This is an archived article that was published on sltrib.com in 2015, and information in the article may be outdated. It is provided only for personal research purposes and may not be reprinted.
Granite School District probably had no idea what it stepped into last year when it fired a veteran English teacher for insubordination after she refused to grade portions of a districtwide test to measure student progress.
Nine months later, that Wasatch Junior High teacher, Ann Florence, not only is fighting her ouster through the appeals process, but she also has an army of educators and activists raising money for a lawsuit that would demand her reappointment.
In addition, former students have posted an online petition backing Florence.
The continuing battle is further evidence of the disconnect between front-line teachers, district administrators and legislators over numerous education issues including the issue of standardized tests.
Florence became the face of teacher discontent about "over-testing" by district officials to satisfy the thirst of legislators and some grass-roots groups demanding greater school accountability.
The Legislature also set up a grading system to identify succeeding and failing schools. Many educators have called the system unfair and arbitrary.
Florence refused to grade the written portion of the Acuity test on grounds it would be unethical to subjectively evaluate student performance on an exam by which teachers themselves would be judged.
After she was fired, Granite officials said her termination went beyond the test controversy and included other actions they say went against district policy. Her supporters countered those reasons were trumped up to justify her removal.
After Florence lost her appeal before a Granite human resources officer, she tried again and will have another hearing Feb. 4, this time before a human resources officer from Washington School District. That officer has ruled the hearing will be closed.
Some supporters, including former Salt Lake City School Superintendent M. Donald Thomas along with activists Boyer Jarvis and Ed Firmage, have formed a coalition to defend Florence, who has hired labor attorney Joe Hatch.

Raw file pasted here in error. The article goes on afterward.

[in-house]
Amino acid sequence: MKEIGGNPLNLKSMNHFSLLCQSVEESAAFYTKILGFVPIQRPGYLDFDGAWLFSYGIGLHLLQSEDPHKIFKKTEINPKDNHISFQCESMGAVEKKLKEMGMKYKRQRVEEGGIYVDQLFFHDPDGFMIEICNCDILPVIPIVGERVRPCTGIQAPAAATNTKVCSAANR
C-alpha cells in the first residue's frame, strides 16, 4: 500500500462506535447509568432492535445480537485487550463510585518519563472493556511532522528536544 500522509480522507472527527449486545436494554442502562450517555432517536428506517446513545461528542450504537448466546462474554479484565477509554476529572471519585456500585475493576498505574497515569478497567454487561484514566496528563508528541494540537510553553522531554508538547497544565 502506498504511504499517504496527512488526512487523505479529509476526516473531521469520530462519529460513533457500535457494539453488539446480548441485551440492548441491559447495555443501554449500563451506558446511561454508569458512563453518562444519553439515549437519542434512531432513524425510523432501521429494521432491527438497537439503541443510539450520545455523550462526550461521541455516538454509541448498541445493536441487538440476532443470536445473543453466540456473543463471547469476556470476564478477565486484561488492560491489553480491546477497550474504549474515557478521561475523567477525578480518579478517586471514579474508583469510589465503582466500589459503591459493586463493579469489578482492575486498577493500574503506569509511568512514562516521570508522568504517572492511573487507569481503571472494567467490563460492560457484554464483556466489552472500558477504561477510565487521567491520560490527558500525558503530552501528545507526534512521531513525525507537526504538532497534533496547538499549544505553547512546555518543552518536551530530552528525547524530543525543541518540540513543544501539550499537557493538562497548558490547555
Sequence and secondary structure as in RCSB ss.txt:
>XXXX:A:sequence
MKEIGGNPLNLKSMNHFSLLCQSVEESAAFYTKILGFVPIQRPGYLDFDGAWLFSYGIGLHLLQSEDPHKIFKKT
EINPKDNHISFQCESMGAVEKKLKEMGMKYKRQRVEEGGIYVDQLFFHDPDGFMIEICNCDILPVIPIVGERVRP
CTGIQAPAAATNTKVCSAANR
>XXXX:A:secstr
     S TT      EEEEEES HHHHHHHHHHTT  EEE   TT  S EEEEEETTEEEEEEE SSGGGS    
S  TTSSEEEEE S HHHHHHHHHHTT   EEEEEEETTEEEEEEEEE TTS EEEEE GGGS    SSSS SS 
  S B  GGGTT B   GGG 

That alliance is sending letters with self-addressed envelopes to 4,500 teachers asking for donations to an account set up at JPMorgan Chase under the name "Utah Teacher Defense Fund."
Meanwhile, Florence plans to use her ordeal to lobby legislators to reduce state-mandated testing.
What comes around • I wrote recently about former Salt Lake City Mayor Rocky Anderson's latest cause: To sue the Republican and Democratic campaign committees and the Commission on Presidential Debates, alleging the two major parties formed a monopoly over control of presidential debates that shuts out participation by minority and third-party candidates.
He is teaming with Washington, D.C.-based attorney Bruce Fein in preparing the lawsuit, which seeks to replace the current system with a more equitable format.
Anderson first became interested in the cause when he was contacted by Salt Lake City-based advertising executive Ron Nielson, who formed the organization "Our America Initiative" that is raising funds to coordinate the effort to change the presidential debate format.
The irony: Ron Nielson, through his R.J. Nielson Associates, ran the successful congressional campaign of Republican Merrill Cook in 1996. The Democrat whom Cook, with Nielson's help, defeated was none other than Rocky Anderson.
Those interested in contributing or learning more about this new Rocky Anderson-Ron Nielson collaboration can access information at http://www.fairdebates.com.